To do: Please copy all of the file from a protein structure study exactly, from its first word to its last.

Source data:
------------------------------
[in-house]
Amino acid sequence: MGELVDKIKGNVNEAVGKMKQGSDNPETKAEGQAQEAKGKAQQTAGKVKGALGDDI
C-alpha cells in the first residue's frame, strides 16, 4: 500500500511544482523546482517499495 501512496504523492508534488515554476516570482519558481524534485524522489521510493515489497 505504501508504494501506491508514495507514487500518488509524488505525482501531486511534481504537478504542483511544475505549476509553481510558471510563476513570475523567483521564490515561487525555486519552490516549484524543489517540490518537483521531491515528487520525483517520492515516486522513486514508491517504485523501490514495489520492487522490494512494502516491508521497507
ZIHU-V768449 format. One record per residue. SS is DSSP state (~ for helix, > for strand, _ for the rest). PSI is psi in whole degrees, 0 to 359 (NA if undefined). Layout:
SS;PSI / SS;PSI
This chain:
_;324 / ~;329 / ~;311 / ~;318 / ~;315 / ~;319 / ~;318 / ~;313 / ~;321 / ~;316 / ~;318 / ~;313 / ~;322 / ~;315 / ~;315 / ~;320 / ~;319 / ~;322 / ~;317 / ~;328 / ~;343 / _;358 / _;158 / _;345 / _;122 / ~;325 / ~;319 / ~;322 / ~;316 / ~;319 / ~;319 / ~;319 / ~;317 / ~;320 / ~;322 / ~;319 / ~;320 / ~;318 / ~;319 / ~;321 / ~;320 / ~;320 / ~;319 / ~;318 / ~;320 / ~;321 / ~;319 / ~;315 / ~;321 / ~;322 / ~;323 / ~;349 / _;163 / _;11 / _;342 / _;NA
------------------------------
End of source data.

[in-house]
Amino acid sequence: MGELVDKIKGNVNEAVGKMKQGSDNPETKAEGQAQEAKGKAQQTAGKVKGALGDDI
C-alpha cells in the first residue's frame, strides 16, 4: 500500500511544482523546482517499495 501512496504523492508534488515554476516570482519558481524534485524522489521510493515489497 505504501508504494501506491508514495507514487500518488509524488505525482501531486511534481504537478504542483511544475505549476509553481510558471510563476513570475523567483521564490515561487525555486519552490516549484524543489517540490518537483521531491515528487520525483517520492515516486522513486514508491517504485523501490514495489520492487522490494512494502516491508521497507
ZIHU-V768449 format. One record per residue. SS is DSSP state (~ for helix, > for strand, _ for the rest). PSI is psi in whole degrees, 0 to 359 (NA if undefined). Layout:
SS;PSI / SS;PSI
This chain:
_;324 / ~;329 / ~;311 / ~;318 / ~;315 / ~;319 / ~;318 / ~;313 / ~;321 / ~;316 / ~;318 / ~;313 / ~;322 / ~;315 / ~;315 / ~;320 / ~;319 / ~;322 / ~;317 / ~;328 / ~;343 / _;358 / _;158 / _;345 / _;122 / ~;325 / ~;319 / ~;322 / ~;316 / ~;319 / ~;319 / ~;319 / ~;317 / ~;320 / ~;322 / ~;319 / ~;320 / ~;318 / ~;319 / ~;321 / ~;320 / ~;320 / ~;319 / ~;318 / ~;320 / ~;321 / ~;319 / ~;315 / ~;321 / ~;322 / ~;323 / ~;349 / _;163 / _;11 / _;342 / _;NA